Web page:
spoonbills, great herons — 
the trumpeter swan was once
hunted for its plumage to adorn,
to decorate women’s hats and quills.
Shot in springtime, rookeries robbed.
In the Everglades, nesting birds
were hunted almost to extinction.
It’s easy for humans to mythologize,
to control what they cannot ever
fully understand. Take women. Take Eve.
Once endangered, today the birds 
are thriving. Once adorned, now adored — 
one letter makes all the difference.

Why so loud? Bleeping swan. Neck like a column. I've been thinking about socks on hands. Thick and ropey. Beautiful white feathers. Submerged, emerged. Throaty. That's what I'd name a swan. Thank you for living with us.

Swanky swan
swam with glam
from around midnight
to the break of dawn

April’s Grace

Built from the craters of the moon, 
swim with me, your highness. 
Warrior goddess, I’m fond of your power.

Your elegant wings mimic mine,
Our necks curving like a sweet candy cane
noel feathers and midnight maquillage eyes.
I’ll die of heartbreak the day you decay.

You are the only affection I acquire,
meet face to face, and love me eternally. 
Singing Swan Lake Symphony, we waltz together. 
You’re a heated white seraph, so pure and divine.

Your luring music has my attention.
Do you hold a weight, vexed creature?
Your fiery ash eyes say it all. 

NO INTRUDER YOU

No intruder you
lumbering in and out of our waters
Whose brush with death now pushes you to new boundaries
Staying true to your roots 
unclipped and wild
You give voice to your elegant cousin
Reminding us that true beauty is bestowed not owned

My Way or the Highway

Big, strong, loud!
One who is not outspoken.
You see its white feathers just like a cloud.
If you see my big white feathers, get outta my way!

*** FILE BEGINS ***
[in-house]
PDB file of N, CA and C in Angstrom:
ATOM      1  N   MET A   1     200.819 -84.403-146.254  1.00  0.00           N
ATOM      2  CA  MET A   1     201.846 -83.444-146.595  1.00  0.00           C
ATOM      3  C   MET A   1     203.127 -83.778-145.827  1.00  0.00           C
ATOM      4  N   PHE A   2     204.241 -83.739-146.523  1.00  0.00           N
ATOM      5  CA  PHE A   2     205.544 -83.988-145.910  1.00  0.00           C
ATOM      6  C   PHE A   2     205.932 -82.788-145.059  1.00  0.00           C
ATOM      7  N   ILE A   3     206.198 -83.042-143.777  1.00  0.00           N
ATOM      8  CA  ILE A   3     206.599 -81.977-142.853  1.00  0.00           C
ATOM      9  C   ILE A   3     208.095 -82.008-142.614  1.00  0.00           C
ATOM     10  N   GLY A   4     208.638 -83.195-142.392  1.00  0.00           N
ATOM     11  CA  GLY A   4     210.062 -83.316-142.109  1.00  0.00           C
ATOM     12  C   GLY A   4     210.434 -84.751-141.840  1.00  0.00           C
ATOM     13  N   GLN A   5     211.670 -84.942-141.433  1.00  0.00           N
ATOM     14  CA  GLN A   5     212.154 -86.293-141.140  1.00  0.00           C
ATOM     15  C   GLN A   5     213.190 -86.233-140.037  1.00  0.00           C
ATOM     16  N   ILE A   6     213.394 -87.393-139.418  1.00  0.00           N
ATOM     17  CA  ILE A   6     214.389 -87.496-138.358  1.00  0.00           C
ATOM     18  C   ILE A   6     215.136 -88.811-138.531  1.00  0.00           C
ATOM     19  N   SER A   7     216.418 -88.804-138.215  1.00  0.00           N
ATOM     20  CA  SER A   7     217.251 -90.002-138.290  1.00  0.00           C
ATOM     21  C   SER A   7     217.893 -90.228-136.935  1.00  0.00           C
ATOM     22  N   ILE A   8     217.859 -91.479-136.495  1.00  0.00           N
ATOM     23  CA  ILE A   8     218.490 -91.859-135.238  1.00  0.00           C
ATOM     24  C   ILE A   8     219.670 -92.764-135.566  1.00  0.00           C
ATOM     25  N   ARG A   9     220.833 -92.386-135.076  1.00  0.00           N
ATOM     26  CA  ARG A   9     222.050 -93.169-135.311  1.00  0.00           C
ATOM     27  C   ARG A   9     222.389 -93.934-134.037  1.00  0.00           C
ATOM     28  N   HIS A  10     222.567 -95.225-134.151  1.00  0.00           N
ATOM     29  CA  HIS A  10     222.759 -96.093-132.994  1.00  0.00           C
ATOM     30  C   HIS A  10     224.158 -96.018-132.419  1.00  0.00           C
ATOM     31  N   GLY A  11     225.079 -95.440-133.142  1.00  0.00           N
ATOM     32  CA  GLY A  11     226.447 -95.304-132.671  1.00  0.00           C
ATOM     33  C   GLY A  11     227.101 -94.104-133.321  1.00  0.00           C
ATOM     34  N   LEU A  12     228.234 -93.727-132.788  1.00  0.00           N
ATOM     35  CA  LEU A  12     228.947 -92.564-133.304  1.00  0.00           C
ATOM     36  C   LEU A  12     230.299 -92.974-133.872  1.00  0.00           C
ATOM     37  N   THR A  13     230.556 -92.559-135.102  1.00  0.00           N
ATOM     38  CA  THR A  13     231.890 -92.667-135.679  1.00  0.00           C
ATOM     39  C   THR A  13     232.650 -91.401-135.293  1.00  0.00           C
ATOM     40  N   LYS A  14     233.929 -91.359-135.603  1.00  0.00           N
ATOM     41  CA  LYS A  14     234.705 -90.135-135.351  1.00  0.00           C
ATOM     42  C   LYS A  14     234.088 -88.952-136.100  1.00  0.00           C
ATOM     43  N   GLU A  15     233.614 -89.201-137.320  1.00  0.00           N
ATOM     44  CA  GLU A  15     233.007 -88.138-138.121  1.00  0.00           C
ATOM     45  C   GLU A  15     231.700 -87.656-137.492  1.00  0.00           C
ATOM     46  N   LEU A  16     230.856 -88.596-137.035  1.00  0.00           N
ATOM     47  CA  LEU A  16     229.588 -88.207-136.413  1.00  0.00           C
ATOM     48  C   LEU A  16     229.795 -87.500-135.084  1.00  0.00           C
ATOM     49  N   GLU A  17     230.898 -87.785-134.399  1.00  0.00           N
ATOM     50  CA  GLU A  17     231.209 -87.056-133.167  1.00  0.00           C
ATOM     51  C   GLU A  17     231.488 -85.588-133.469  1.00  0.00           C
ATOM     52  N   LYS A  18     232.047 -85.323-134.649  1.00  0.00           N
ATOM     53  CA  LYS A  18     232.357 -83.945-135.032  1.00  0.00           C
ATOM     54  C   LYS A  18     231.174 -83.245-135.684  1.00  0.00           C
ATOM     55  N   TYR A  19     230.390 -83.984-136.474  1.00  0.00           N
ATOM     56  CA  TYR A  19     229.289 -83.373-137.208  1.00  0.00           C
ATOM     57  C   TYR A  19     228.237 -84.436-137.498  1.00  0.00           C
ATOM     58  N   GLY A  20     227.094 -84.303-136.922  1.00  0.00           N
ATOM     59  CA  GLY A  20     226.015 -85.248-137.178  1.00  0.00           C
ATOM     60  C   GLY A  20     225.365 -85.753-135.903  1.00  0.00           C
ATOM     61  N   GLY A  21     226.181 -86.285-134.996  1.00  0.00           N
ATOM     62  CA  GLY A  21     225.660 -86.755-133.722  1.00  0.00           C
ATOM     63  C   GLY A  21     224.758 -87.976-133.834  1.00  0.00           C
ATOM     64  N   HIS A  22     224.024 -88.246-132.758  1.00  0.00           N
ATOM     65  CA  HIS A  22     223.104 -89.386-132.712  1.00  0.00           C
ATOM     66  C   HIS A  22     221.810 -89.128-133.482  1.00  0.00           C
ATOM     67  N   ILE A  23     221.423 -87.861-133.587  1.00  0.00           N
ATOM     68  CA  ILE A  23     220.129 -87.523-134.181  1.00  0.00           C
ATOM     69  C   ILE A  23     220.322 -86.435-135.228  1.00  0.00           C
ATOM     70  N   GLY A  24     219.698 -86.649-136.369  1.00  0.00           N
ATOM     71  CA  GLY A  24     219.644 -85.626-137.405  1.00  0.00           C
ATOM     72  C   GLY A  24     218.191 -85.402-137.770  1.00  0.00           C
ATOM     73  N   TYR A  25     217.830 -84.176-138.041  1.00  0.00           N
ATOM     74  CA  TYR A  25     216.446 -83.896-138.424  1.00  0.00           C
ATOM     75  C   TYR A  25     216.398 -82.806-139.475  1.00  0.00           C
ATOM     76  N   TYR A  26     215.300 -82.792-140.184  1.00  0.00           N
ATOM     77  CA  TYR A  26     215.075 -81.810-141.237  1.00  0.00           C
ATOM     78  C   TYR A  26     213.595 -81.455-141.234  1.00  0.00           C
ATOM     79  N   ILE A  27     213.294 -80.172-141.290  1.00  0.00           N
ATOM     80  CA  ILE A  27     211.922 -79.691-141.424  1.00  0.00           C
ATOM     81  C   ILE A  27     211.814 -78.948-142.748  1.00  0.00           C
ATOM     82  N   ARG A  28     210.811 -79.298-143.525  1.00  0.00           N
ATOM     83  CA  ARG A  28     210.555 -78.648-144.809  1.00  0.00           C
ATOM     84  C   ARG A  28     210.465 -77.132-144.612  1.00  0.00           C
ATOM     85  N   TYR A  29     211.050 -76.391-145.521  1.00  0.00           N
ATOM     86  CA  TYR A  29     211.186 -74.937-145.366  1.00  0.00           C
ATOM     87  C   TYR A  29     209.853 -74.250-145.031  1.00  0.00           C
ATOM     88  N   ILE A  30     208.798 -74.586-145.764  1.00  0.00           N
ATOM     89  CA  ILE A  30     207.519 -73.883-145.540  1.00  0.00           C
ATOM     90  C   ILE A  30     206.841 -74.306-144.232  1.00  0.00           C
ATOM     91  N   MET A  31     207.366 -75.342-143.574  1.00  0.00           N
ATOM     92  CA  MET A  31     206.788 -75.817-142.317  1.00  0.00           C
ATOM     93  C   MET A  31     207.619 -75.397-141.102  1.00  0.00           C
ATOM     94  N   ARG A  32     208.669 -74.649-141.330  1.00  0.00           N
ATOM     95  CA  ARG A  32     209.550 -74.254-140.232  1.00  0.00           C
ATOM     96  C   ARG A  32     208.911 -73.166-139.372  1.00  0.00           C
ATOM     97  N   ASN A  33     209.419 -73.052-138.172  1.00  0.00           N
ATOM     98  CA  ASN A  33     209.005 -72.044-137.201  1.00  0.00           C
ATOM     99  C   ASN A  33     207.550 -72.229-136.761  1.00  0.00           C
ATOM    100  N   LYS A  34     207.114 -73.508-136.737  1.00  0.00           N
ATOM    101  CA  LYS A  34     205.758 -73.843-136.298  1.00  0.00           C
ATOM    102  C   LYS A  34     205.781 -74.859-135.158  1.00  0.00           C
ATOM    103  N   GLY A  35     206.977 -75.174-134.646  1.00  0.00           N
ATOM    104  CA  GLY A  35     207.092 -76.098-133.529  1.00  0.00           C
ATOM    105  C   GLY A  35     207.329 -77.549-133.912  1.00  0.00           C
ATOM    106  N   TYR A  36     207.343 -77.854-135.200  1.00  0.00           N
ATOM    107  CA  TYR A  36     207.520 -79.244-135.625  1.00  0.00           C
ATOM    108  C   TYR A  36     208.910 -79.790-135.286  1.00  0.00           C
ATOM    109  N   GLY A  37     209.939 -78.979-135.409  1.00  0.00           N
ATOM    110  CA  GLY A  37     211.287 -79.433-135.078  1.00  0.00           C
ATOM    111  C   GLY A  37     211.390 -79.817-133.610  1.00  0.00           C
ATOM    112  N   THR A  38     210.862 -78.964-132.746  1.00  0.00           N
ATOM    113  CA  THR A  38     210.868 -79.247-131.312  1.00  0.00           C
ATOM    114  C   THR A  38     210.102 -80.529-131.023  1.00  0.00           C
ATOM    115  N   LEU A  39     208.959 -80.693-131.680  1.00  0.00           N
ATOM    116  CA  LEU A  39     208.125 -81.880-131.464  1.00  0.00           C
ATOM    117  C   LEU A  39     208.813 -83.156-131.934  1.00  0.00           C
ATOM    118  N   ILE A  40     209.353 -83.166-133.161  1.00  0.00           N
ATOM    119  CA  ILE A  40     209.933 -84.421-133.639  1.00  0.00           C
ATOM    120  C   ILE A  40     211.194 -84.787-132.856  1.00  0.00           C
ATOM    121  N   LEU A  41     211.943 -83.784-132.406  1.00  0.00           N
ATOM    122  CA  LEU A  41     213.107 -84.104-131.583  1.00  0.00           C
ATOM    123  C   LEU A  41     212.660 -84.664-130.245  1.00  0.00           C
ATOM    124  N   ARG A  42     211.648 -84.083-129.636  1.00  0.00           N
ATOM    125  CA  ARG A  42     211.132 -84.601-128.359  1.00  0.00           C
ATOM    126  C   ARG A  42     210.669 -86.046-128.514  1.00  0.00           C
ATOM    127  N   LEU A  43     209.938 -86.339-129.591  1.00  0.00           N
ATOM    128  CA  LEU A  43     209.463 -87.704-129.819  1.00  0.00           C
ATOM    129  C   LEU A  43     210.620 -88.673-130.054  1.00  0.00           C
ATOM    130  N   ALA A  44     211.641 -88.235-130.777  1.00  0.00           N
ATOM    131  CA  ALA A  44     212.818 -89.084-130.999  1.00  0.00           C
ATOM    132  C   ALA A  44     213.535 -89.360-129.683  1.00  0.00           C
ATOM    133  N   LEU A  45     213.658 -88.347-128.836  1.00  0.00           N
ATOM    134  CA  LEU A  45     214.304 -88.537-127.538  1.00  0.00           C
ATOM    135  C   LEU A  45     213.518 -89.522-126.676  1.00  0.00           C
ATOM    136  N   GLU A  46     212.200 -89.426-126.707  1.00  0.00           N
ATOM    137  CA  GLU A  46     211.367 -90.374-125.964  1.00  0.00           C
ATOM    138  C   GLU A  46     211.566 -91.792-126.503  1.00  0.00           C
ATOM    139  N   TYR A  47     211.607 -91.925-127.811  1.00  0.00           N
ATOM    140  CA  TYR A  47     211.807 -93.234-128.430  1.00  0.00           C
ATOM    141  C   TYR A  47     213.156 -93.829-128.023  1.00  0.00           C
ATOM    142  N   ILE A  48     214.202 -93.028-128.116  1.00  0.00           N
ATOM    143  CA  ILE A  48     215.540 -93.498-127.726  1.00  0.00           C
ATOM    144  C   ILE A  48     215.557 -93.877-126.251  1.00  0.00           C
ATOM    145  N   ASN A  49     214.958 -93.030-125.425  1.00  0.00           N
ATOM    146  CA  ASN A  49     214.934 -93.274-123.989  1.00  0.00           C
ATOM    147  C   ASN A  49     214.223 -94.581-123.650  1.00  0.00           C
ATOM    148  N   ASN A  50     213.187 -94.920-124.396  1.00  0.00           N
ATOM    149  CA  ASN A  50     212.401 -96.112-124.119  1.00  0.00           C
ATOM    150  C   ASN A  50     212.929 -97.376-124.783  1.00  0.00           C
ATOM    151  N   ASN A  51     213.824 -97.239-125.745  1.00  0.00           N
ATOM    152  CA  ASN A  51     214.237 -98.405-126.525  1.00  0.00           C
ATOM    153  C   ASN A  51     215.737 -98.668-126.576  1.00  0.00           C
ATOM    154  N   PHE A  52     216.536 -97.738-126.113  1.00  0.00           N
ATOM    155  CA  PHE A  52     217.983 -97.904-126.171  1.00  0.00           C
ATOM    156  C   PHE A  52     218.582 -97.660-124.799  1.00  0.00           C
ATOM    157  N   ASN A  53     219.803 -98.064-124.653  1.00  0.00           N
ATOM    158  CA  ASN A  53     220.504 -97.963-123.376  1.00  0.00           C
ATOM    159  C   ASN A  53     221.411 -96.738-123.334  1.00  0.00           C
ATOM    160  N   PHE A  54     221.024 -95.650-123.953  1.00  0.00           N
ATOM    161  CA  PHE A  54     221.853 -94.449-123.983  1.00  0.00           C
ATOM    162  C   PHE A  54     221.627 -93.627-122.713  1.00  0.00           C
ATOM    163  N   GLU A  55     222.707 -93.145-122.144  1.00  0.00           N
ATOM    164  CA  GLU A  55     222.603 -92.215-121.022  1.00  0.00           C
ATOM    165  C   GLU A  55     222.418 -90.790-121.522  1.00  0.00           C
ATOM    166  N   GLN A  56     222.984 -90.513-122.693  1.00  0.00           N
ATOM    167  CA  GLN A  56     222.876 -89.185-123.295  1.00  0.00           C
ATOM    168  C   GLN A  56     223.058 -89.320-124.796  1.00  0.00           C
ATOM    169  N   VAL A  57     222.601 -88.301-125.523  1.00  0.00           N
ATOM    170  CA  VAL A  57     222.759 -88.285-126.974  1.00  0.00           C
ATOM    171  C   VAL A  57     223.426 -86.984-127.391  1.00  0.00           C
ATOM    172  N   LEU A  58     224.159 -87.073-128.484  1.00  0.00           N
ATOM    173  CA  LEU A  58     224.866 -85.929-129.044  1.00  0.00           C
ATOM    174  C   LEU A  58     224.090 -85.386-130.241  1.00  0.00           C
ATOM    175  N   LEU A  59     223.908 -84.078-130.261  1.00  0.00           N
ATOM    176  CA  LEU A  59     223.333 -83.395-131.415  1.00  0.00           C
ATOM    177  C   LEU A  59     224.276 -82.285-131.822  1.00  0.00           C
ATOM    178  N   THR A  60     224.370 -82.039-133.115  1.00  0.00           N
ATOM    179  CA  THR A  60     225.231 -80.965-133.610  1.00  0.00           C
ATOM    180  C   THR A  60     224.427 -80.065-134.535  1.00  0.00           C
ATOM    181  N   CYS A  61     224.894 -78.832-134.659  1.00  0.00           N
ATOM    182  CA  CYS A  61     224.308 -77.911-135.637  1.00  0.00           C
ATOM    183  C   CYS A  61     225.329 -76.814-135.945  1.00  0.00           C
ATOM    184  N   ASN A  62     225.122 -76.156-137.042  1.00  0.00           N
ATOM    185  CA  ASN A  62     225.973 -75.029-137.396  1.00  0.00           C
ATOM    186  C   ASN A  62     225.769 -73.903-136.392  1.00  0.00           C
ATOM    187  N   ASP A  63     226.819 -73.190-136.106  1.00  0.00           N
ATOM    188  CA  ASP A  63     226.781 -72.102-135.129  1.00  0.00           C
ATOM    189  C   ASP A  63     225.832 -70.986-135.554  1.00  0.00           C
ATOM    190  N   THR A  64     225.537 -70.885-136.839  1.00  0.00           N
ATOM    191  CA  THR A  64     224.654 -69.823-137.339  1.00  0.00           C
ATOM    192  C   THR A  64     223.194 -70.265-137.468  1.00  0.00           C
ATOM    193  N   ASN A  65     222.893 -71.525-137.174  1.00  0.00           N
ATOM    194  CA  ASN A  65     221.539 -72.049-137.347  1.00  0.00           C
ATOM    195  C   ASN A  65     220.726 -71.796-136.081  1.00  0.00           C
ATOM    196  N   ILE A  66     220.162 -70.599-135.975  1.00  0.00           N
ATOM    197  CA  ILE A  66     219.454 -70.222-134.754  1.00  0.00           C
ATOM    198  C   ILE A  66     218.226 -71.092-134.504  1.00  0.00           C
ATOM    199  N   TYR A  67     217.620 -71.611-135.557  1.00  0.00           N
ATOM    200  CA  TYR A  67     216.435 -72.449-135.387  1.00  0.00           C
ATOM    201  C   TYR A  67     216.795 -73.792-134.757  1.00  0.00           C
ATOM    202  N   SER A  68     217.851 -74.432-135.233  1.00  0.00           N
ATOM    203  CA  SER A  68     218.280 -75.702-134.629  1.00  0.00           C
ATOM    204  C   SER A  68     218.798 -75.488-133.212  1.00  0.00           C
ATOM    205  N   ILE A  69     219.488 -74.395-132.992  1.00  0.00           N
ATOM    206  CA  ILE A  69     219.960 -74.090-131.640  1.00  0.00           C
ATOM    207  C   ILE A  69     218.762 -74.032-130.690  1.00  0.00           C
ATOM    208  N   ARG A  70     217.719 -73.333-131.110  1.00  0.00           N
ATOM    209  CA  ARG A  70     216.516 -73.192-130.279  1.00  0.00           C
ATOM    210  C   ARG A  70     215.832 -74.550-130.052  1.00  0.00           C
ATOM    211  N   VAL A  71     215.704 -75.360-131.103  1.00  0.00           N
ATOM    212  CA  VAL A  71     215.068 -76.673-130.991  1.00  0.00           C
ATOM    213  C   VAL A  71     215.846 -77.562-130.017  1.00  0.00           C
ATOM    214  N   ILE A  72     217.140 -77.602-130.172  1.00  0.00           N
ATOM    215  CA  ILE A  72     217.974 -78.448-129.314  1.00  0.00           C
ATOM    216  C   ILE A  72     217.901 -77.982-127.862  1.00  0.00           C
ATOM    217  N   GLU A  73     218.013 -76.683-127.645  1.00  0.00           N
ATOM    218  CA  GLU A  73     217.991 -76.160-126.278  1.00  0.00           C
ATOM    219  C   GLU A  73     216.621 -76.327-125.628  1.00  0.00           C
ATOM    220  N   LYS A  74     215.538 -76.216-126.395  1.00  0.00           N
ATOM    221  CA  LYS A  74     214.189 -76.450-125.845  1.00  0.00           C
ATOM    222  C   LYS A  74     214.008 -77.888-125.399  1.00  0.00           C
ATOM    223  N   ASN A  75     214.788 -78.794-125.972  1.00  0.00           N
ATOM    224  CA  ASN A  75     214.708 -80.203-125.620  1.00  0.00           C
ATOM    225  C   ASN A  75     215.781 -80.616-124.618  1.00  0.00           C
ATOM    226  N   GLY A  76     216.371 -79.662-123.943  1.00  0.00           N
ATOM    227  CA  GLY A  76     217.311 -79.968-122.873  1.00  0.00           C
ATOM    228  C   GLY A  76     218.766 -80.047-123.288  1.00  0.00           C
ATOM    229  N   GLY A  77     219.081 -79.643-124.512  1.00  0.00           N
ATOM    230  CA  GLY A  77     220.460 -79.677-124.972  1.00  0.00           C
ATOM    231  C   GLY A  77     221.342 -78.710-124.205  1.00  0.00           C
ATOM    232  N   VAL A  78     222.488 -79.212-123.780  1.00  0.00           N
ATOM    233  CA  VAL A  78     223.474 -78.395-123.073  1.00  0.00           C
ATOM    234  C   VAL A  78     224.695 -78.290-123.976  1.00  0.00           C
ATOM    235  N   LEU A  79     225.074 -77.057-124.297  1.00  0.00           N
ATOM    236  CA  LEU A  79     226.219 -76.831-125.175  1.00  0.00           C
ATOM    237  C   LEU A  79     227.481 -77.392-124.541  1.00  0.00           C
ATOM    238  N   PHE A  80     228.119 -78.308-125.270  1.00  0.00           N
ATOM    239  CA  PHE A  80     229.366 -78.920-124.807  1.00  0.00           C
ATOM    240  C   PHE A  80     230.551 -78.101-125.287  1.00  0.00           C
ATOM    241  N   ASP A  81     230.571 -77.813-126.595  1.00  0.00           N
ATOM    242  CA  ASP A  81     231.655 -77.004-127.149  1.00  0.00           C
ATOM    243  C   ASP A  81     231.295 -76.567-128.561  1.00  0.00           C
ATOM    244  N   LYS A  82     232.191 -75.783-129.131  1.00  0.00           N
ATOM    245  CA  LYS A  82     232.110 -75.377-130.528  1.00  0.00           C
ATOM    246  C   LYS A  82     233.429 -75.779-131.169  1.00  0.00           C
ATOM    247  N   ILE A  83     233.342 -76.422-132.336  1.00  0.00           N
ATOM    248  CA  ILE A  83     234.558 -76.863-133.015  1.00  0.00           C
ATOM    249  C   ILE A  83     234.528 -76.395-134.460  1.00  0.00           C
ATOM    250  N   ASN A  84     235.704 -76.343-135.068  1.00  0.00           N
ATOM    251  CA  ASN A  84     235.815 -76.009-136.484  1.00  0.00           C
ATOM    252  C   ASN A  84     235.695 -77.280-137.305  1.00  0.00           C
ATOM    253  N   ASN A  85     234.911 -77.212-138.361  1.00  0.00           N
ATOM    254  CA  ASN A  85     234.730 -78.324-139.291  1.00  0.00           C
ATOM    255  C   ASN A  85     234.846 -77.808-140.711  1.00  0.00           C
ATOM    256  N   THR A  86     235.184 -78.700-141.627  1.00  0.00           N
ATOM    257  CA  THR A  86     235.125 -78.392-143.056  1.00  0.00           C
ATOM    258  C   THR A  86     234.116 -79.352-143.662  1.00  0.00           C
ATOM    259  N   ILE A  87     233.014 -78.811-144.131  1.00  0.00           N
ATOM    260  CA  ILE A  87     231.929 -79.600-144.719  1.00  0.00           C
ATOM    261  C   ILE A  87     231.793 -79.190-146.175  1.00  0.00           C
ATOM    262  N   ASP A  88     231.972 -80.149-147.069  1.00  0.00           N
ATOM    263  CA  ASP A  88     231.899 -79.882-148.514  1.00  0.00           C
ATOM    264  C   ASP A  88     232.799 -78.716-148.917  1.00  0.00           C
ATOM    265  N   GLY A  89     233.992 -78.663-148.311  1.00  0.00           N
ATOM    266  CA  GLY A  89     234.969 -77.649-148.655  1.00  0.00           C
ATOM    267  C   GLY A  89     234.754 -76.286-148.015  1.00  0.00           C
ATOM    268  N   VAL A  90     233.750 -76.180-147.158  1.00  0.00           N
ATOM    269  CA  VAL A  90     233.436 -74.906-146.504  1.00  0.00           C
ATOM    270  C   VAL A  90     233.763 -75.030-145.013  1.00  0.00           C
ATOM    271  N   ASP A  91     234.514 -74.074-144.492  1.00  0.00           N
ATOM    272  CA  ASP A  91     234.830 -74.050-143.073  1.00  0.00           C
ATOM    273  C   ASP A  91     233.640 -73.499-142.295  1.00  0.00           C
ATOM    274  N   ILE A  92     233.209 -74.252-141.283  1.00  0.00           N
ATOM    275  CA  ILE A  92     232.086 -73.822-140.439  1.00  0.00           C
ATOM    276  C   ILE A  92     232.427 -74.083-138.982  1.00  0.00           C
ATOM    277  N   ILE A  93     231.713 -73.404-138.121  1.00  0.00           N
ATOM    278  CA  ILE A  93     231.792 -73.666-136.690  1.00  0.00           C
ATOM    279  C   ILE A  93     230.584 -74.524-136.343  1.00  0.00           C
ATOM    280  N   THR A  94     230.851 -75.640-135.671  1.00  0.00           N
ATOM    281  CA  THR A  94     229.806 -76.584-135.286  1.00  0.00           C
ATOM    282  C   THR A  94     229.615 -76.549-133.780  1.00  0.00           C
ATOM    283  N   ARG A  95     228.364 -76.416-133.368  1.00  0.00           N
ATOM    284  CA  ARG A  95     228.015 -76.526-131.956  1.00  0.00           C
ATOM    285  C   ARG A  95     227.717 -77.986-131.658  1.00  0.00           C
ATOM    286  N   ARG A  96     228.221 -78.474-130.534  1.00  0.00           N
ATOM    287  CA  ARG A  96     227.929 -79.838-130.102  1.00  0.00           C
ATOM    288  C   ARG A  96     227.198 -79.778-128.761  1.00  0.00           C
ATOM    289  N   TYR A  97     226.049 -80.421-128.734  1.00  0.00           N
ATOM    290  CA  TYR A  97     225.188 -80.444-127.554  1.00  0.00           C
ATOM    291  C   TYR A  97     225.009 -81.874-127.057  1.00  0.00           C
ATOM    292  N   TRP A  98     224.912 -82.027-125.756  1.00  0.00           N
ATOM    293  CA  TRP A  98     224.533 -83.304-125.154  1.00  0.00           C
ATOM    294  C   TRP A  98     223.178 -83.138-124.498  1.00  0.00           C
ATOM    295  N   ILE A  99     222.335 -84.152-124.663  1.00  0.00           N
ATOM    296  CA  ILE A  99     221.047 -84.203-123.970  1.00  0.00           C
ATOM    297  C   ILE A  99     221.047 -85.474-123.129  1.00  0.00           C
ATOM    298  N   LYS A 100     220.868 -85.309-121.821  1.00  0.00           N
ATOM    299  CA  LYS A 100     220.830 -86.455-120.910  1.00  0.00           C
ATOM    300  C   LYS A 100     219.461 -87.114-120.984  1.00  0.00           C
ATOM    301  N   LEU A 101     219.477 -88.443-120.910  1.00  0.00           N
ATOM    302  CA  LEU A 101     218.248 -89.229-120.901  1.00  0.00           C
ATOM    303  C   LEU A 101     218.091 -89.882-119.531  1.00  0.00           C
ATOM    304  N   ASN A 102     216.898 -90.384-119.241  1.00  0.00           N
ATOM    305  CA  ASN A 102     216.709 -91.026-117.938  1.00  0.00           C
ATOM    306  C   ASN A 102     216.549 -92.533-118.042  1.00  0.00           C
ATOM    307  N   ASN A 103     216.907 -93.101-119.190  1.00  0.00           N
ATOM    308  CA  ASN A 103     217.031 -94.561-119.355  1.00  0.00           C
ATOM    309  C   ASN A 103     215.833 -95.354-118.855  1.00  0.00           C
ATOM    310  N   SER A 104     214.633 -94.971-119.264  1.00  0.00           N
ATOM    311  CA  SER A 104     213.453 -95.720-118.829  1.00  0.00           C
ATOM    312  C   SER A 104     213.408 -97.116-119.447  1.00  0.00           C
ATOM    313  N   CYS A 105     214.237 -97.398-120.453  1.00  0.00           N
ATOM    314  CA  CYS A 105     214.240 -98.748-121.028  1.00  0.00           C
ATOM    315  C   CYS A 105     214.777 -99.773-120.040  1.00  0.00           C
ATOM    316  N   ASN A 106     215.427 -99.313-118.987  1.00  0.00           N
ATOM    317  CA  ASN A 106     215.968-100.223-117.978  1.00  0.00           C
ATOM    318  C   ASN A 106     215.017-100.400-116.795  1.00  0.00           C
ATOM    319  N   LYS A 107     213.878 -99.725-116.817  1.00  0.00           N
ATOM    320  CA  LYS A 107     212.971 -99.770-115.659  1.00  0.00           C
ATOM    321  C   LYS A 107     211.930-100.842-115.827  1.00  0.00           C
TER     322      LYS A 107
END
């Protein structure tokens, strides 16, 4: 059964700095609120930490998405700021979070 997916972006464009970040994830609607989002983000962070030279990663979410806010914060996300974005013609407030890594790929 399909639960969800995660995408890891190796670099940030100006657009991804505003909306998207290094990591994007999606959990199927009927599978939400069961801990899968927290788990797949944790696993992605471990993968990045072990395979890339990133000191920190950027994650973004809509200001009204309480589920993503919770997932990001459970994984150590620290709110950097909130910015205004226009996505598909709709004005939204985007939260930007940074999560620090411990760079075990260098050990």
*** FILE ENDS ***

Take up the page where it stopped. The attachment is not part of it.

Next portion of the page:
You better listen to what I say.
If you make me mad, get away.
I know it's repetitive, but I blow my own horn.
I'm the only one in my band.
I am literally called the trumpeter swan.
My trumpet doesn't need a mute.
I use my neck to call you, "Pay attention!" with.
I know it's crazy, but trust me, it's not a myth.
If you see me, I'm not someone you wanna mess with.
My horns sounds in its own riff.
I'M THE MOST MAJESTIC !!
Forget red and black. Black and white are my colors.
I am an anarchist swan. No queen owns me.
When I honk, I make the other side panicky.
I am beautiful my own way, no matter what other people say.
I am the trumpeter swan so get outta my way!
If you don't, I'll make you pay, because at the end of the day, it's my way, or the highway.

I am the Trumpeter Swan

If you don't like the way I honk

Well then get out of my way

Swan knees
I don't see'em 
I don't see'em
Where are the swan knees?

To think all loss is merely the way 
it flies—
Rescind such assumption when
agency’s to blame.
Under the feather, the shadow of a
feather, here and gone.
Make of the beauty of mating for life
what you will?
Penned subject through the ages,
swan’s beak a quill dipped in ink—
Evening also teaches us to glide if we
can into night,
To see the malice in careless loss and
to curate return.
Eternity’s estate knows no gated gaze. 
Rescue, yes, the water, the reeds, 
the clouded spirit floating free of your
shivering image.